What does it mean to be one of the only female and straight male drag queens?
We often joke that we are a regular hetero married couple, because we think it is clear that we are anything but. When we first started going out, I think we confused a lot of people. Everyone asked if Exquisite married me for a green card, and no one could comprehend that we were actually a couple in love. But now that people know us, we feel like we have become loved and accepted members of the queer community.

Can you tell us a bit about the music you make?
We both came up in a world where indie rock reigned, where every show you went to people would just stand there and nod their heads. Masses of people afraid to dance, afraid to appear uncool, because cool meant having a stick up your ass. Sateen was created out of sheer boredom with the tired shit we had been seeing and hearing. Our goal has always been to make people dance, empower them with our lyrics, and to make songs that would stick in people's heads.

Who or what inspires you?
We are inspired by all divas. The great house divas, CeCe Peniston, Crystal Waters, Kim English and Dajaé are some of our muses. Bitches who can sing and who aren't afraid to be crazy and hyper femme, like Mariah Carey and Xtina. We are inspired by New York City past and present. We will forever be indebted to the icons and legends of the underground that paved the path before us.

What makes New York nightlife so unique?
New York is where all the weird kids come to be with other weirdos, because here, being different is cool. There are so many facets of NYC nightlife. There are the fashion girls, the goth girls, the showgirls, the girls on stilts, the ratchet queens, and the glamour girls. Every night there is a party!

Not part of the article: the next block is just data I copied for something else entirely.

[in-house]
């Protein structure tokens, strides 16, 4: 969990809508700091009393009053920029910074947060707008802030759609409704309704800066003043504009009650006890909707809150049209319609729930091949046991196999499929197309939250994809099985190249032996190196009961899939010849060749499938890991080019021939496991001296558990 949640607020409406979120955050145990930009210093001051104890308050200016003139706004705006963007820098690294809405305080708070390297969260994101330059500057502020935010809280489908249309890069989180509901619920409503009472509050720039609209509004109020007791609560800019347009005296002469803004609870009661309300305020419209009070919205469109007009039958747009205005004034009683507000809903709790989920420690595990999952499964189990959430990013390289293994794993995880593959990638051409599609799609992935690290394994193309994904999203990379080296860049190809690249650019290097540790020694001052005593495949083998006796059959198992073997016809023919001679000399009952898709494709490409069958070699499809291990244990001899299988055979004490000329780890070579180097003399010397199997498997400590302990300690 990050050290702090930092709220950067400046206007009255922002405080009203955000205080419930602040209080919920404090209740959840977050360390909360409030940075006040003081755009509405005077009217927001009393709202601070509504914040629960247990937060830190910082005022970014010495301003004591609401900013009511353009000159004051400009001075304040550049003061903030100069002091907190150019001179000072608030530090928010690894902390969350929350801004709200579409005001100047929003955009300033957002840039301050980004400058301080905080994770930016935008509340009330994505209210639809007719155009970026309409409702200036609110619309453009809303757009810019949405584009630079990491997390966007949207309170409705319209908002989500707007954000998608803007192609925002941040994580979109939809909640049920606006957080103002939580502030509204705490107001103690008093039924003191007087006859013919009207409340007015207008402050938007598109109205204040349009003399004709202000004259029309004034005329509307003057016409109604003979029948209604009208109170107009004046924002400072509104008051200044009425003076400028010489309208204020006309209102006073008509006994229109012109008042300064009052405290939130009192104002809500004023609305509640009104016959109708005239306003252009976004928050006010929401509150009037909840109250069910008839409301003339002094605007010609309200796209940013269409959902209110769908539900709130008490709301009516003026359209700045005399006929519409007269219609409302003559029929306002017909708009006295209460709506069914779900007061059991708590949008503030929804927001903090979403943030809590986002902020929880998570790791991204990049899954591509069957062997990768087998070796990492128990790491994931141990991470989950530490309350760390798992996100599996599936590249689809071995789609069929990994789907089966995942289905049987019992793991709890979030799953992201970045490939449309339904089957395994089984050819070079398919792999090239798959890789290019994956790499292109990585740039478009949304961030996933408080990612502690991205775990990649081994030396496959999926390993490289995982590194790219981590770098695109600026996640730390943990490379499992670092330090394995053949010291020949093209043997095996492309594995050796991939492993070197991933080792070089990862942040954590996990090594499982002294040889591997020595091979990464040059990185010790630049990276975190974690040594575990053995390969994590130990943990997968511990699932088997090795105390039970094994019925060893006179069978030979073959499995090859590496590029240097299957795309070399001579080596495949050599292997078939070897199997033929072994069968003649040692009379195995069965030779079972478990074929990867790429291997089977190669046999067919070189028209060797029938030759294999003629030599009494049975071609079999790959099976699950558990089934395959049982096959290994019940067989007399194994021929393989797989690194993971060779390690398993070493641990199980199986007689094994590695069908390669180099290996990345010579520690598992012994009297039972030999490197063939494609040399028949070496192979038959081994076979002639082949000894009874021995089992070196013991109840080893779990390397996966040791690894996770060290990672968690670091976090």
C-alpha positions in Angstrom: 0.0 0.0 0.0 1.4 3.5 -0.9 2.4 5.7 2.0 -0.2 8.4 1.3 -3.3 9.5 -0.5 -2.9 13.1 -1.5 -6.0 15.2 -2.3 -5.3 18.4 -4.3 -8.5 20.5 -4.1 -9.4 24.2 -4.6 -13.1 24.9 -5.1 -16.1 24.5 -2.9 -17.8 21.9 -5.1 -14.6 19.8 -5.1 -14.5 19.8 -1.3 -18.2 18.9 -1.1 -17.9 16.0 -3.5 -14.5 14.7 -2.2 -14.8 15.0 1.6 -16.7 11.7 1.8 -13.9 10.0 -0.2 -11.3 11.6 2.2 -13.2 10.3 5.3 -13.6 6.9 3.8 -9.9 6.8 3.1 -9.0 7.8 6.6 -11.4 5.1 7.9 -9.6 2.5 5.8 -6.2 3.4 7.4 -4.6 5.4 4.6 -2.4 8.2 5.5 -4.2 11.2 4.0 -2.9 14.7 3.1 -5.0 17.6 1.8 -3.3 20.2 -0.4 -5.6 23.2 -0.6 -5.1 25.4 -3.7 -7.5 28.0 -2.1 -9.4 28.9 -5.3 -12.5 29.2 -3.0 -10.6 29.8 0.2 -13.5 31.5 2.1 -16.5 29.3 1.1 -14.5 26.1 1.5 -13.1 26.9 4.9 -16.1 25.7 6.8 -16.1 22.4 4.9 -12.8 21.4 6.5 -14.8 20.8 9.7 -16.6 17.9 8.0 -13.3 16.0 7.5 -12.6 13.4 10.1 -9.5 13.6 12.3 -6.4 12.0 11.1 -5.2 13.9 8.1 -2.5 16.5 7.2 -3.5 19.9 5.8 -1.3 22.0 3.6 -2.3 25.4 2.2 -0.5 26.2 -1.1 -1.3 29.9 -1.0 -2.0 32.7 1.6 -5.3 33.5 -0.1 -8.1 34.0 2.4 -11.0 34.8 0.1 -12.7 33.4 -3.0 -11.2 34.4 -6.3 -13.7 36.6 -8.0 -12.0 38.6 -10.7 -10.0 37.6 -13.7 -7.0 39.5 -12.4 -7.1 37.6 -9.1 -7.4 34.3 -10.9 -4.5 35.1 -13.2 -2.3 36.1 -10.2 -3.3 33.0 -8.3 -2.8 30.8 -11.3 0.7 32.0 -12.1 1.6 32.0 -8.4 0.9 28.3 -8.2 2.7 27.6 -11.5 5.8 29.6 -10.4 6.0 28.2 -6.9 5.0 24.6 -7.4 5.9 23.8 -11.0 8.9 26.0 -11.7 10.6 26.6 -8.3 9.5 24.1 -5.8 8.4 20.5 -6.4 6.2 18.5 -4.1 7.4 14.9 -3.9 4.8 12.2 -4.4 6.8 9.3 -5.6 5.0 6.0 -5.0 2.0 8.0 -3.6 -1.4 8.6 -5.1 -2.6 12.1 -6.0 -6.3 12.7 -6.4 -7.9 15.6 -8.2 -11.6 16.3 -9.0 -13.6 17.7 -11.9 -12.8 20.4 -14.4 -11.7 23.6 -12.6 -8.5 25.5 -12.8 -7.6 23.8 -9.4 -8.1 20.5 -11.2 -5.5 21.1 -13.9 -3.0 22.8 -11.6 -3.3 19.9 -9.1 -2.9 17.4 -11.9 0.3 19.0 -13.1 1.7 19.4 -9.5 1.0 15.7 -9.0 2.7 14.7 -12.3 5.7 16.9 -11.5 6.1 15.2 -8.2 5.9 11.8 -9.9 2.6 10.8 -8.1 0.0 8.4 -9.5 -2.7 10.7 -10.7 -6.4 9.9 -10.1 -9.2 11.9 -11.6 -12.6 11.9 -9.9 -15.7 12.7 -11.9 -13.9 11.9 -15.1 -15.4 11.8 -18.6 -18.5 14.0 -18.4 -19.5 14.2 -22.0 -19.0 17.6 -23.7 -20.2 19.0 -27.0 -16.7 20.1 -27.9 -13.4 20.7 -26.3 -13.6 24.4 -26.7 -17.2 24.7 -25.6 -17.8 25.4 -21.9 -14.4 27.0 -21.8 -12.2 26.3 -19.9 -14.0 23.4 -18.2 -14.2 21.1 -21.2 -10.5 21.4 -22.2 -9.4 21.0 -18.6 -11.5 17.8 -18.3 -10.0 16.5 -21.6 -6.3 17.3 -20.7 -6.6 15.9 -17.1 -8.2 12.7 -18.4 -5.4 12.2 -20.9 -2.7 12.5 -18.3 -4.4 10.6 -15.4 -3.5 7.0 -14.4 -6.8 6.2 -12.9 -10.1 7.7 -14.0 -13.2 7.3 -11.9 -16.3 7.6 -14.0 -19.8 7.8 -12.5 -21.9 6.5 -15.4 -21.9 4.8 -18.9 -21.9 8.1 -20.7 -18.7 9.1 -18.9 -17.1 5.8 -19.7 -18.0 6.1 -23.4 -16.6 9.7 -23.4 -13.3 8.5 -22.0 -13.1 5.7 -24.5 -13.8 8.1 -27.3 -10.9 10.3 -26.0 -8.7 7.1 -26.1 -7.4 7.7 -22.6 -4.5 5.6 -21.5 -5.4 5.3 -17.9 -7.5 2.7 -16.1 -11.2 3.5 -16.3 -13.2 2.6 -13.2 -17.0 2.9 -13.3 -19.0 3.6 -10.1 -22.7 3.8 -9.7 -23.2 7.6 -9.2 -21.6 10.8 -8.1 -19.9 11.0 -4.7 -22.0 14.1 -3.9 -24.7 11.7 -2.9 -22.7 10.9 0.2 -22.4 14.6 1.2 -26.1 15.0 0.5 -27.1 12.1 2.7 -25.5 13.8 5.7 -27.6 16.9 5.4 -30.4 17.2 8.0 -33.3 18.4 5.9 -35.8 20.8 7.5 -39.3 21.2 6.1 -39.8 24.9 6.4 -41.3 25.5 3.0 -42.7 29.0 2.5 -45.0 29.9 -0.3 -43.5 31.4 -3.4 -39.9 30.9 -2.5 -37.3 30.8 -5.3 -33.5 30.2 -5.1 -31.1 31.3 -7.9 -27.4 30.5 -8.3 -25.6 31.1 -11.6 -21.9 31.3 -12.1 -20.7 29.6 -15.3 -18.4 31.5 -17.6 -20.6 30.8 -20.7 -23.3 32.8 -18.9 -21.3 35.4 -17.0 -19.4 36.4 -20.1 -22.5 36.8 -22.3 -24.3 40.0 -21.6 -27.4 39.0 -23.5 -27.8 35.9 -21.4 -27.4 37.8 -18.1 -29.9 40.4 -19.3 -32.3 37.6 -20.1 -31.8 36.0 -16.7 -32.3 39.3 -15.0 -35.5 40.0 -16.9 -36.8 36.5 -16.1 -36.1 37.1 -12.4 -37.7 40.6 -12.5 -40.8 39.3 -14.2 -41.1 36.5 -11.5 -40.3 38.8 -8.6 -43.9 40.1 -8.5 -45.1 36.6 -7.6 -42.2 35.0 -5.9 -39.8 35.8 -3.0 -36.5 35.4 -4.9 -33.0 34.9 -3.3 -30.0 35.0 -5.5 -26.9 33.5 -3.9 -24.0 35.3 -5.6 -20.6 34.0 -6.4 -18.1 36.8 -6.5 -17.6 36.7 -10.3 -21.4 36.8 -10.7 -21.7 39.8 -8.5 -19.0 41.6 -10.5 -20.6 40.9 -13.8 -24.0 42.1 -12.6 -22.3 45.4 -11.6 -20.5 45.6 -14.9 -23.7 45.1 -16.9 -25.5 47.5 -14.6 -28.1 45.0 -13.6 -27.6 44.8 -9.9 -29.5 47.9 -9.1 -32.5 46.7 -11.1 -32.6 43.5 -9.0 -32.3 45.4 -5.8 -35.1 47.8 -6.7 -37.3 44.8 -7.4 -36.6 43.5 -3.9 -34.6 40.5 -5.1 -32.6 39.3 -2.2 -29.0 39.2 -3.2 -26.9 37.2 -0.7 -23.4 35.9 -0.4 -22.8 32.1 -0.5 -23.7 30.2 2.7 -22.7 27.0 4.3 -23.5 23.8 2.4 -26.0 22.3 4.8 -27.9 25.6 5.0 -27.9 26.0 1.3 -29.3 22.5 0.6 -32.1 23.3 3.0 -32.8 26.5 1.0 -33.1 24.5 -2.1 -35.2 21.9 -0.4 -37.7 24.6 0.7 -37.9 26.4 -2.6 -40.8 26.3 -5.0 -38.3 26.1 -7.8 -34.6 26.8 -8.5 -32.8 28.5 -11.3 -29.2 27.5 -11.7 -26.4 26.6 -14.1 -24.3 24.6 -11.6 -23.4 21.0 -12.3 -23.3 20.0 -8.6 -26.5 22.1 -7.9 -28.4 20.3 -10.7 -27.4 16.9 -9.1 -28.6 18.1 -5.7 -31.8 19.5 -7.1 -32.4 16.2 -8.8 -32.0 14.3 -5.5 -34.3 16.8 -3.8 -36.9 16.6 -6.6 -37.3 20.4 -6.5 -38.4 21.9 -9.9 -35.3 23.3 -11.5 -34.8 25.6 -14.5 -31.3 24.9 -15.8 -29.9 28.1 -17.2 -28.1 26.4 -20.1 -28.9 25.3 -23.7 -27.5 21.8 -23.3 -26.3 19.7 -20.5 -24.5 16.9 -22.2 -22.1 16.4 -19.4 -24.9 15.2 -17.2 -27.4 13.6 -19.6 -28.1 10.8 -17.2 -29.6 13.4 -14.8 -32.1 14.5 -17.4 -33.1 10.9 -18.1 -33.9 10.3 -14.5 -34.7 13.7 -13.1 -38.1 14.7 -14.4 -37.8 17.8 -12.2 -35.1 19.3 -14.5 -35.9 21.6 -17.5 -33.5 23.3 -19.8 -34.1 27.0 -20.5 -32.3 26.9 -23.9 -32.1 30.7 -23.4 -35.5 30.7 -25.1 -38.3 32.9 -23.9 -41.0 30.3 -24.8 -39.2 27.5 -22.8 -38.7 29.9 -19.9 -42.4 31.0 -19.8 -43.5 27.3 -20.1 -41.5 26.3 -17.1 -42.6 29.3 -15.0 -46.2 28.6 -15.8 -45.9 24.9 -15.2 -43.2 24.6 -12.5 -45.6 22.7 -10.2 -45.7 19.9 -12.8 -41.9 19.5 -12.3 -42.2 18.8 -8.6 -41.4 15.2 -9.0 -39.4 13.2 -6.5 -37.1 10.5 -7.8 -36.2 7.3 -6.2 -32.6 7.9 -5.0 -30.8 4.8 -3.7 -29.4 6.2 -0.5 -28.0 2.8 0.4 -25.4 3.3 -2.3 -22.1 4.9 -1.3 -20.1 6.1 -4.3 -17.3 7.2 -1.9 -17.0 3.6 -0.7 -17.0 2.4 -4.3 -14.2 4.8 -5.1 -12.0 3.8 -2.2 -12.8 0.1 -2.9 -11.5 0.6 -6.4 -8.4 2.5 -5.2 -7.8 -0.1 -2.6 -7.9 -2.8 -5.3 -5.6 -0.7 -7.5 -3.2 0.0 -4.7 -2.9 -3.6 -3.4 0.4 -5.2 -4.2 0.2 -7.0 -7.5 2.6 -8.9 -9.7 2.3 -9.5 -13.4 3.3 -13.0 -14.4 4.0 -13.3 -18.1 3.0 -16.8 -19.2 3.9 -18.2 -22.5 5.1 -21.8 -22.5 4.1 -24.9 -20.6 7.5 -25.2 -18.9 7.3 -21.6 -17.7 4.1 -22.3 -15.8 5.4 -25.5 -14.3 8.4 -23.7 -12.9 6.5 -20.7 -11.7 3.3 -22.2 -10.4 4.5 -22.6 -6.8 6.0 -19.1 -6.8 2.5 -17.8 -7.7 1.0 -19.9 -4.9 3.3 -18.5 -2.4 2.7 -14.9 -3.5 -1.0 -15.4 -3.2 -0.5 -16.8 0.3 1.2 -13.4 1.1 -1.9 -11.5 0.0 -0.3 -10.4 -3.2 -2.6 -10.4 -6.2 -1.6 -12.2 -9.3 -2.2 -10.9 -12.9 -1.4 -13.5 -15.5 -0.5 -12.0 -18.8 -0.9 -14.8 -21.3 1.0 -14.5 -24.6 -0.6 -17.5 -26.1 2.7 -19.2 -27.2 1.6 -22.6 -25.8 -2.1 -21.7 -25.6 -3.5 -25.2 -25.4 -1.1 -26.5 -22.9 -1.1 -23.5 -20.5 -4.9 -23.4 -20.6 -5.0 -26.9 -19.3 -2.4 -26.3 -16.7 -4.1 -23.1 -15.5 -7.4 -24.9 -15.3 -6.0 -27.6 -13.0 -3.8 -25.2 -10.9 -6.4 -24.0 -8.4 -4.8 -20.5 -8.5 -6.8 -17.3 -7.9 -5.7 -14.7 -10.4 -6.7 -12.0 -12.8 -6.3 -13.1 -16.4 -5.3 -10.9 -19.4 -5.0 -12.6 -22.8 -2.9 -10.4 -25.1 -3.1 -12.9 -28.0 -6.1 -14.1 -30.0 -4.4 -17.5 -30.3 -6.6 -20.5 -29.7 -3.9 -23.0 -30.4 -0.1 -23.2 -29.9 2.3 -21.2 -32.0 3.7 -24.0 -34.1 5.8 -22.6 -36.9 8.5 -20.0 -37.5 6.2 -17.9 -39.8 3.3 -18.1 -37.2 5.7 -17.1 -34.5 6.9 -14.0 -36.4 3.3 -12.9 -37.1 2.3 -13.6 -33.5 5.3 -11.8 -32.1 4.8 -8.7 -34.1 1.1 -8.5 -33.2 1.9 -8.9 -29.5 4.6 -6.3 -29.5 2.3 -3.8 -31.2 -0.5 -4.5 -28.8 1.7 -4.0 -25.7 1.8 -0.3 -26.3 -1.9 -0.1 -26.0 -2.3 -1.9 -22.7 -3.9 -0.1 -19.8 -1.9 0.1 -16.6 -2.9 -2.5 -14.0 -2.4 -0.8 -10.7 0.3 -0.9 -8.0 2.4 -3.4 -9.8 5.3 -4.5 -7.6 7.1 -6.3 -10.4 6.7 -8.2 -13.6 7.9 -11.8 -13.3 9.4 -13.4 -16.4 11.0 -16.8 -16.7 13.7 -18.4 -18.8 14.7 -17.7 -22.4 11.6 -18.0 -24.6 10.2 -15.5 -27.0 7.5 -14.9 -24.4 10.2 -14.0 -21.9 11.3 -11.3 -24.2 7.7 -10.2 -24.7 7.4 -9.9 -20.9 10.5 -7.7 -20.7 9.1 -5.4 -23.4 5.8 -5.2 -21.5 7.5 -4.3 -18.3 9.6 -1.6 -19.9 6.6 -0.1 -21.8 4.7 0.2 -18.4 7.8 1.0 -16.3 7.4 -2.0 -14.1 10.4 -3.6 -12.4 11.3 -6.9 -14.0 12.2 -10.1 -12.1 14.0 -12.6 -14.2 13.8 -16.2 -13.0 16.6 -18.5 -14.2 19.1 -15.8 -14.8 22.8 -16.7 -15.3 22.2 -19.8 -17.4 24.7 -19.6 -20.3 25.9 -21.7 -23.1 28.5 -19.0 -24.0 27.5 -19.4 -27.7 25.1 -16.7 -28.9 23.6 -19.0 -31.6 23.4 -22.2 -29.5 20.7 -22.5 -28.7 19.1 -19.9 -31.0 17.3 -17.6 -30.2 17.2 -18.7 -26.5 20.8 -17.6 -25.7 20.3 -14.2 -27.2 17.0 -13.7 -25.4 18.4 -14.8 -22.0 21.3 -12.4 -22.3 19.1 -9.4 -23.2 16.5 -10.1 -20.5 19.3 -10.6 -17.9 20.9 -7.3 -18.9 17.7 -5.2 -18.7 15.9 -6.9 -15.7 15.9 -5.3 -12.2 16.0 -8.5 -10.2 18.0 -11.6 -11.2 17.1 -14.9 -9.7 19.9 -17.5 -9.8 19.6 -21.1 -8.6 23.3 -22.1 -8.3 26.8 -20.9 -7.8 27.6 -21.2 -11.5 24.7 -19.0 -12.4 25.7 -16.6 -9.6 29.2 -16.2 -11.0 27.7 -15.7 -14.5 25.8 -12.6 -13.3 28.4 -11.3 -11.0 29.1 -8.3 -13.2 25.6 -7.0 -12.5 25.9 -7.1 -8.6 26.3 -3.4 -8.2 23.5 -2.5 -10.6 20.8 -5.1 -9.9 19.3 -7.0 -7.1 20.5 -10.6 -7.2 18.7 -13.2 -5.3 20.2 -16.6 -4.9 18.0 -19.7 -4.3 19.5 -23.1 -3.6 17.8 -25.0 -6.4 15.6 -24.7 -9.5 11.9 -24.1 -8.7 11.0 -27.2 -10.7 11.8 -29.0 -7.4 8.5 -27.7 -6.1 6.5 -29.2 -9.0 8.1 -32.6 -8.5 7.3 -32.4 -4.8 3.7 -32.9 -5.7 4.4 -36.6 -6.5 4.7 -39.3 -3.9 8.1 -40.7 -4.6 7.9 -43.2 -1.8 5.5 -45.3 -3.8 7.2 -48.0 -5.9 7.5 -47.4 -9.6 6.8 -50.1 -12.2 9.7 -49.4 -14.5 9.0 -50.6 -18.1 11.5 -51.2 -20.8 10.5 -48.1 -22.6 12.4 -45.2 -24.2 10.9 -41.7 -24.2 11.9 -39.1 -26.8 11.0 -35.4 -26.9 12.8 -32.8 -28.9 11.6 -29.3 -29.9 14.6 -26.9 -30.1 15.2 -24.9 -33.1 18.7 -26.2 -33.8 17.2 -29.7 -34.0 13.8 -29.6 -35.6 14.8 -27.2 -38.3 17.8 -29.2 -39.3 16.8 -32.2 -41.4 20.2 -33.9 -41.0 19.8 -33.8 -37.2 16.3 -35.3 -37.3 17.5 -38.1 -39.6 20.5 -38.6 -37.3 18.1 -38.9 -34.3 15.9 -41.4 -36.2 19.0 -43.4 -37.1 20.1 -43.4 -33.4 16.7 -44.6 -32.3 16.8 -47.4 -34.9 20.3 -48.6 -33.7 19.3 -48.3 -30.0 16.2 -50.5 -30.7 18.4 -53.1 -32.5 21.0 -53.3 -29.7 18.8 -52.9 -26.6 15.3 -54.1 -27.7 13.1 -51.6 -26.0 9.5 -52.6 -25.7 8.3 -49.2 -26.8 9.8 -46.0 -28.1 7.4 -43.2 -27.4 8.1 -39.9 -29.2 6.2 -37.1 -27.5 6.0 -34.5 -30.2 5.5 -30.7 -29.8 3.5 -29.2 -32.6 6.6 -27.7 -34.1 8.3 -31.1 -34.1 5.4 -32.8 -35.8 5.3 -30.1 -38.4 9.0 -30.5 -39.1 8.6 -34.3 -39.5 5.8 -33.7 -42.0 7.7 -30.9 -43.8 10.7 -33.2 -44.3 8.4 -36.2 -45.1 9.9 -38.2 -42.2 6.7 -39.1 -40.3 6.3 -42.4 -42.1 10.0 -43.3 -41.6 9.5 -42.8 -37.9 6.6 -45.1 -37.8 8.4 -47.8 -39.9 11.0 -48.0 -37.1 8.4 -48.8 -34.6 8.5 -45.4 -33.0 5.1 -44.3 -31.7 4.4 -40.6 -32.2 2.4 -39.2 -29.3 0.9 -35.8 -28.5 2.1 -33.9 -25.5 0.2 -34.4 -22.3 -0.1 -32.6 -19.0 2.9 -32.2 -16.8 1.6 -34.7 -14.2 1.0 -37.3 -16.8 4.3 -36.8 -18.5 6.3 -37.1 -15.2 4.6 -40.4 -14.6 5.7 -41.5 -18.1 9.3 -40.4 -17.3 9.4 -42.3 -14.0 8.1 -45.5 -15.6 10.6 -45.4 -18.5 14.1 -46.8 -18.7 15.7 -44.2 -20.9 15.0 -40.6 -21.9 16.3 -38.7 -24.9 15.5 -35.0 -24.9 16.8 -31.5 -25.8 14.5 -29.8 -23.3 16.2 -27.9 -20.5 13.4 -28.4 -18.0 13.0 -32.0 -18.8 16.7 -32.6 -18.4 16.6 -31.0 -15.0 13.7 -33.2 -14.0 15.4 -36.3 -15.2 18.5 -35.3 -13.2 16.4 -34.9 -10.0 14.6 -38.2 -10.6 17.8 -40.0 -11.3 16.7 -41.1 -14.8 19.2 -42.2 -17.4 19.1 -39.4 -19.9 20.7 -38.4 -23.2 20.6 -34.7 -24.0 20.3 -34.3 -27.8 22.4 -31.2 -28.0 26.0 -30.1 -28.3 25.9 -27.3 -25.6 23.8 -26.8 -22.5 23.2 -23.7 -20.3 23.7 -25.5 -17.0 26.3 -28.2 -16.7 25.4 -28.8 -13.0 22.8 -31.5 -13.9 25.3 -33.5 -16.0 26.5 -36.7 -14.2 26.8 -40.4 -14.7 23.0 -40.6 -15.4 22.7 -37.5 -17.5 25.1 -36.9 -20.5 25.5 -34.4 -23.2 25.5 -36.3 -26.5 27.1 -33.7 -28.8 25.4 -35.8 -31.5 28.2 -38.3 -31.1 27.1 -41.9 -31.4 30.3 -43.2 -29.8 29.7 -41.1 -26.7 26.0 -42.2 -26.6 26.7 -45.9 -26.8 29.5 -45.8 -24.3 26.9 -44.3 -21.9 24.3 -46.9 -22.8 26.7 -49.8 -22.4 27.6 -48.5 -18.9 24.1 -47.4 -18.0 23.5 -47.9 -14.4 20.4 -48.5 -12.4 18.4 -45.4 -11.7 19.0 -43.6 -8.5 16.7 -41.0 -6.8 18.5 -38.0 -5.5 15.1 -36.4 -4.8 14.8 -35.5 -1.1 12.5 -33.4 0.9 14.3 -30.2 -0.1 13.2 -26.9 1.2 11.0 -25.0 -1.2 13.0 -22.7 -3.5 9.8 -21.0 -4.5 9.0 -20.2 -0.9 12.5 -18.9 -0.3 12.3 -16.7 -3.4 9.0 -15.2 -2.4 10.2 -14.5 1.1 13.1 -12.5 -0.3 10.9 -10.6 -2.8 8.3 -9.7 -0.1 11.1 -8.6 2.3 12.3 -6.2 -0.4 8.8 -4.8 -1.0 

What do you see as the future of night life?
Bio-Queens are the future! I see so many talented girls on social media who are 13 and 14 years old and are already Drag Queens! I hope that in the future, nightlife can remain a positive and inspirational space for young creatives to peacock and twirl.

What are you currently working on?
We are beginning to withdraw from nightlife and transition into our music career. Currently, we are focused on writing and recording songs for our first EP. We are also brainstorming our next music video, and scheming on how to take over the world!

What are your hopes for the future?
I hope that one day, gender and sexuality will be completely fluid. I hope to see a transgender woman of colour as our President! I hope racists and bigots will become extinct, or at least move to an island and be brutes together. Also, I hope that fad dances become a thing again like in the 60s. Most of all, I hope that I will always stay inspired.


Text Tish Weinstock
Photography Anthony Urrea

queen sateen